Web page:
Complains of Poor Bread in A.E.F
Excerpted from Bulletin No. 21, issued by the General Headquarters, American Expeditionary Forces on April 29, 1918
The motive behind this memorandum puzzles me since investigators from the Army's Sanitary Corps later found many problems with the way bread was being baked and shipped in the A.E.F. One of the most glaring problems was the enormous size of the loaf. Bakers scaled the dough at 13-1/2 pounds, which yielded a 12-pound loaf after 24 hours.
Bread is now being baked in ten-pound loaves [Ed. note: other sources say 12-pound] for shipment to all troops supplied from our bakeries through the Regulating Stations. Similar loaves are being successfully baked by all field bakeries in the United States as a matter of economy and to increase the capacity of each oven in the field.
Complaints have been made that this bread, upon being cut, crumbles and falls to pieces. This is frequently due to bad handling in the organizations. Often dull knives are used, and the knives are pressed down and forced through the bread without a sawing motion, and such action naturally breaks the bread or mashes it. Sharp knives and a sawing motion only should be used.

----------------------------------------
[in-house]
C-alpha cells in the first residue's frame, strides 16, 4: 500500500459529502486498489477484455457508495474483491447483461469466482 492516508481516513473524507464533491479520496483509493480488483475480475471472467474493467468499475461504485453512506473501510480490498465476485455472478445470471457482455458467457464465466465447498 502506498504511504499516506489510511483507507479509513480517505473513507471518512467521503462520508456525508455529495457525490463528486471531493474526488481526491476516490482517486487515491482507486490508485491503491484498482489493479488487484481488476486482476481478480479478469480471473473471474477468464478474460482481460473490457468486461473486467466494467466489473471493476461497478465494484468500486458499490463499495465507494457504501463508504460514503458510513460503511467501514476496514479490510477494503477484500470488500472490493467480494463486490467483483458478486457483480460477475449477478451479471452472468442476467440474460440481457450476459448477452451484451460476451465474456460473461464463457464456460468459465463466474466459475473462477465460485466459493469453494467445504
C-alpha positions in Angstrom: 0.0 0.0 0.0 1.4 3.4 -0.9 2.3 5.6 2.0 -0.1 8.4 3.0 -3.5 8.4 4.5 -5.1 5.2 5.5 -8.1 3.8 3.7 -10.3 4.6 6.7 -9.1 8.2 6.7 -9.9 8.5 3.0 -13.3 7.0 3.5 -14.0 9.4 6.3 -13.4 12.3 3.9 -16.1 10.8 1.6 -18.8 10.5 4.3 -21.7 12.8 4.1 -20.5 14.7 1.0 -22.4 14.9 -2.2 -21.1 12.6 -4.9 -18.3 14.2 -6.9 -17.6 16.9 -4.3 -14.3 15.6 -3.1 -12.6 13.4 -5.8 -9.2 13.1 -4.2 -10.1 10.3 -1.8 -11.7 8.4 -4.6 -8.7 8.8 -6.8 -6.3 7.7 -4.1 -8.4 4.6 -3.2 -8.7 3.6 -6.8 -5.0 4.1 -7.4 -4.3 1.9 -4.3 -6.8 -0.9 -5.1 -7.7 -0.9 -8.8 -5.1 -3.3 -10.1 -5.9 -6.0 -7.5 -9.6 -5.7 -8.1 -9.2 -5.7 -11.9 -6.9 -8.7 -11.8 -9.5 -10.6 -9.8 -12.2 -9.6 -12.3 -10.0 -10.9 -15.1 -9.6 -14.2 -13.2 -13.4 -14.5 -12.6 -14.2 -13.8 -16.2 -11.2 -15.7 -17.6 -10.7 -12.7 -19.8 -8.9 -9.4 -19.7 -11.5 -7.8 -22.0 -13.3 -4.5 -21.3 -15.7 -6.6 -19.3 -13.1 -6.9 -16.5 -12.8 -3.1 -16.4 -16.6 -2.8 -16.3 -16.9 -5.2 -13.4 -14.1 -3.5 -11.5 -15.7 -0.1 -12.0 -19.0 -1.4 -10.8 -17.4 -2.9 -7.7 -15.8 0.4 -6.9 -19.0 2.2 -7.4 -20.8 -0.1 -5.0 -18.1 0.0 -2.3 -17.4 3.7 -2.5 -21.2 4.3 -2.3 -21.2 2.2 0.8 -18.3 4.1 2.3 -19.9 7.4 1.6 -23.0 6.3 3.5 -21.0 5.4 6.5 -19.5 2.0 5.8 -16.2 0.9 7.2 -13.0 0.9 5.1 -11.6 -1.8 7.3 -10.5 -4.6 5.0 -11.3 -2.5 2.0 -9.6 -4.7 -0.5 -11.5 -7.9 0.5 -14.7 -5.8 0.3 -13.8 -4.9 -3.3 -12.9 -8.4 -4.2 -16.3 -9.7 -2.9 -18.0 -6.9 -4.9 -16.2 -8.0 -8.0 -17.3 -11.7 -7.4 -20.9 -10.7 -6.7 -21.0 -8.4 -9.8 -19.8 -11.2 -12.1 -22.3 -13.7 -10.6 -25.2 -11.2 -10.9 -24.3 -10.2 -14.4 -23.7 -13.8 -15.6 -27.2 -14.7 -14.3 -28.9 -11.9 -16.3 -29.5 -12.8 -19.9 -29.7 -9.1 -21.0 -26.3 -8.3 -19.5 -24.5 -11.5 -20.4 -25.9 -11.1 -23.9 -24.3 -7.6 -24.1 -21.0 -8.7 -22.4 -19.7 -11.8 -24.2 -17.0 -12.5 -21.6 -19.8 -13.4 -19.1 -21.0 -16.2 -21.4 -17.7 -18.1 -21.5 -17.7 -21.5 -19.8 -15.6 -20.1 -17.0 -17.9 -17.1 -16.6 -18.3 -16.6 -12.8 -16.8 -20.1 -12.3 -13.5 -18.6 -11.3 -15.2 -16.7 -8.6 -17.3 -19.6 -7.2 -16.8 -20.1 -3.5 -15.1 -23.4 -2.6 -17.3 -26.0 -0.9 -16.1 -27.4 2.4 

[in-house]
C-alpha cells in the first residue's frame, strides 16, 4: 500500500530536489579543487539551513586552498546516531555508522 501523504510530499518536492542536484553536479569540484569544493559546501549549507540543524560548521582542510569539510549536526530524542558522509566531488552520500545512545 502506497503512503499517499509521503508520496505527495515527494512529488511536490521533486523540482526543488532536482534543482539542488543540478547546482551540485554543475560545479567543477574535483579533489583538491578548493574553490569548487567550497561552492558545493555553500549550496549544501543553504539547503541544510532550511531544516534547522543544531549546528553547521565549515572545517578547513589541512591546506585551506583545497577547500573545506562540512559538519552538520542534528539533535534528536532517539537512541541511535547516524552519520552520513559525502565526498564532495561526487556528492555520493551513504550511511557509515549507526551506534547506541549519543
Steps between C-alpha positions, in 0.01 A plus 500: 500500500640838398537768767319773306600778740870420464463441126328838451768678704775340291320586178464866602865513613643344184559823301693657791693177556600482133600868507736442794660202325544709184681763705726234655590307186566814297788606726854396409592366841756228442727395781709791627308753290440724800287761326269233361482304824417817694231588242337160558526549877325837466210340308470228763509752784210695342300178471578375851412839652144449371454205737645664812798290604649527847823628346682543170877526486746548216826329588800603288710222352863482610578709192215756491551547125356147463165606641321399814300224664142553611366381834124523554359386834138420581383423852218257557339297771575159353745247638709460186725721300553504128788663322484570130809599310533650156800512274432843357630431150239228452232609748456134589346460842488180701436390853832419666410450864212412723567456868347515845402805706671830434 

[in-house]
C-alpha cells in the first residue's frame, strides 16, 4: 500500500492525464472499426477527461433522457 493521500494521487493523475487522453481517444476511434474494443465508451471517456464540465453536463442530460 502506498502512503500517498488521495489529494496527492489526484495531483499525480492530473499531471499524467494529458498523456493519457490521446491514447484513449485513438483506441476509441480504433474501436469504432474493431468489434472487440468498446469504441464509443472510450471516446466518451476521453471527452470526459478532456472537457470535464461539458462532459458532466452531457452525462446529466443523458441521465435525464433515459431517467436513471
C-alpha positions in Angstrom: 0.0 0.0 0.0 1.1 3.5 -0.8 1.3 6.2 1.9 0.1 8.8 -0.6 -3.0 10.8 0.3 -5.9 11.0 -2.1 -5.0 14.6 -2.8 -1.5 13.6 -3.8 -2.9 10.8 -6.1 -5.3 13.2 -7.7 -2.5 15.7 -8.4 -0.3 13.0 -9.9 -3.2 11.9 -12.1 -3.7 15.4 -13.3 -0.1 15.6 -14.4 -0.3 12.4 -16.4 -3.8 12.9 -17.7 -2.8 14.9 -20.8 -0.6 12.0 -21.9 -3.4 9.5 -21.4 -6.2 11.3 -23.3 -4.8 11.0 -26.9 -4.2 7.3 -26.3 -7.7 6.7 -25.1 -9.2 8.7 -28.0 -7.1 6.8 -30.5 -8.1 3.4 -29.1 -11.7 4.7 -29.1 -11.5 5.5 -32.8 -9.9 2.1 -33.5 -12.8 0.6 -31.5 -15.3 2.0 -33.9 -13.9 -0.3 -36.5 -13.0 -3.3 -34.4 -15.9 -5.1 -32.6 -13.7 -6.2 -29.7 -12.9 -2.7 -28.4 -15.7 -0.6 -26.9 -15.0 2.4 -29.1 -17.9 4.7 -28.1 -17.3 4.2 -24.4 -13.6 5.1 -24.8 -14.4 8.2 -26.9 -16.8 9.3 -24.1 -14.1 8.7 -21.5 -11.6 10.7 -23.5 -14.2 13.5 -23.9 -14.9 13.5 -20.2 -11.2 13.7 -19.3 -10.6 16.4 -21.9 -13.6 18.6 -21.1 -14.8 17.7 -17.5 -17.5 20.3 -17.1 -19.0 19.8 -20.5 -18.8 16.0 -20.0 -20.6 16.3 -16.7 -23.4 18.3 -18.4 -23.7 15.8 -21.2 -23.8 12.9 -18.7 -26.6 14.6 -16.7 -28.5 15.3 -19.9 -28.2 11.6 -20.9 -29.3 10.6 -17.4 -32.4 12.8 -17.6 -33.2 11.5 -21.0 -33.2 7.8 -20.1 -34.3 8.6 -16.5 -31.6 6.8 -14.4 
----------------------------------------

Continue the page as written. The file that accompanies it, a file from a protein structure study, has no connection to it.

It is easy to find fault with bread and not recognize the faults due to bad handling, and it is a well-known fact that bread is a delicate substance at best and is often abused.
This new loaf, being about 12 inches wide and about 24 inches long, should be cut in half, through the long dimension, so as to leave the halves about 24 inches long and about 6 inches wide, and of the same thickness which the loaf had when baked. After the loaf is thus divided it should be turned up on edge, with the edge made by the first cutting operation flat on the table. Then slice by using the sawing motion, cutting the slices from the top edge, through the loaf, to the table.
Care in cutting, if the cutting is done as directed, will prevent any material waste.
Return to Bread Baking in World War I Army